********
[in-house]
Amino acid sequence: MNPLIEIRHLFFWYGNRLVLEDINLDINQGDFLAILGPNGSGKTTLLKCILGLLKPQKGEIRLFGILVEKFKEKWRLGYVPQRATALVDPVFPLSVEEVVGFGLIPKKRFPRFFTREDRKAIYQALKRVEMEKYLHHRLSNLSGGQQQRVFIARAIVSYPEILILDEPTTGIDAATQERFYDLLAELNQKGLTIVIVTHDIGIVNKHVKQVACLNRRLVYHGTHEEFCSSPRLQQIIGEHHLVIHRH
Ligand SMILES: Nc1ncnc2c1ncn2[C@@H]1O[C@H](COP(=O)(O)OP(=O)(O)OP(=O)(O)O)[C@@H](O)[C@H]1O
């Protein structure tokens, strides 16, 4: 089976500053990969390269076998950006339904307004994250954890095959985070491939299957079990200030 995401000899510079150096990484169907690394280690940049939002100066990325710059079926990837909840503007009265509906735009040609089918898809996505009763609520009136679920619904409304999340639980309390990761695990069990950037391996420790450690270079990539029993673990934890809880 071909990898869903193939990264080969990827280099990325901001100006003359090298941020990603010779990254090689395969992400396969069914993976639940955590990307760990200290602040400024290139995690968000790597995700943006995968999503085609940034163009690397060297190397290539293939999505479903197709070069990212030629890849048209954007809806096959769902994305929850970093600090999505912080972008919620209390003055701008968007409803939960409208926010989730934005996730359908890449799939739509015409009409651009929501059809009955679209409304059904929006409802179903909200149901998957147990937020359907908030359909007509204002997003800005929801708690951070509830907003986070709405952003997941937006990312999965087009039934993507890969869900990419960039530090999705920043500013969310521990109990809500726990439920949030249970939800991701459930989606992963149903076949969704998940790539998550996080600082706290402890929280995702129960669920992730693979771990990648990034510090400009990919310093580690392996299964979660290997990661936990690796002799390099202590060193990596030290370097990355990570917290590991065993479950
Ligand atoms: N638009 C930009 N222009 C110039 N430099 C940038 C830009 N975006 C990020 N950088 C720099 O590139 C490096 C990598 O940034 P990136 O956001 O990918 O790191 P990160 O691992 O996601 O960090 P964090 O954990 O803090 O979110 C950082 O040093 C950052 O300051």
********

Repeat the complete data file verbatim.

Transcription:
[in-house]
Amino acid sequence: MNPLIEIRHLFFWYGNRLVLEDINLDINQGDFLAILGPNGSGKTTLLKCILGLLKPQKGEIRLFGILVEKFKEKWRLGYVPQRATALVDPVFPLSVEEVVGFGLIPKKRFPRFFTREDRKAIYQALKRVEMEKYLHHRLSNLSGGQQQRVFIARAIVSYPEILILDEPTTGIDAATQERFYDLLAELNQKGLTIVIVTHDIGIVNKHVKQVACLNRRLVYHGTHEEFCSSPRLQQIIGEHHLVIHRH
Ligand SMILES: Nc1ncnc2c1ncn2[C@@H]1O[C@H](COP(=O)(O)OP(=O)(O)OP(=O)(O)O)[C@@H](O)[C@H]1O
């Protein structure tokens, strides 16, 4: 089976500053990969390269076998950006339904307004994250954890095959985070491939299957079990200030 995401000899510079150096990484169907690394280690940049939002100066990325710059079926990837909840503007009265509906735009040609089918898809996505009763609520009136679920619904409304999340639980309390990761695990069990950037391996420790450690270079990539029993673990934890809880 071909990898869903193939990264080969990827280099990325901001100006003359090298941020990603010779990254090689395969992400396969069914993976639940955590990307760990200290602040400024290139995690968000790597995700943006995968999503085609940034163009690397060297190397290539293939999505479903197709070069990212030629890849048209954007809806096959769902994305929850970093600090999505912080972008919620209390003055701008968007409803939960409208926010989730934005996730359908890449799939739509015409009409651009929501059809009955679209409304059904929006409802179903909200149901998957147990937020359907908030359909007509204002997003800005929801708690951070509830907003986070709405952003997941937006990312999965087009039934993507890969869900990419960039530090999705920043500013969310521990109990809500726990439920949030249970939800991701459930989606992963149903076949969704998940790539998550996080600082706290402890929280995702129960669920992730693979771990990648990034510090400009990919310093580690392996299964979660290997990661936990690796002799390099202590060193990596030290370097990355990570917290590991065993479950
Ligand atoms: N638009 C930009 N222009 C110039 N430099 C940038 C830009 N975006 C990020 N950088 C720099 O590139 C490096 C990598 O940034 P990136 O956001 O990918 O790191 P990160 O691992 O996601 O960090 P964090 O954990 O803090 O979110 C950082 O040093 C950052 O300051």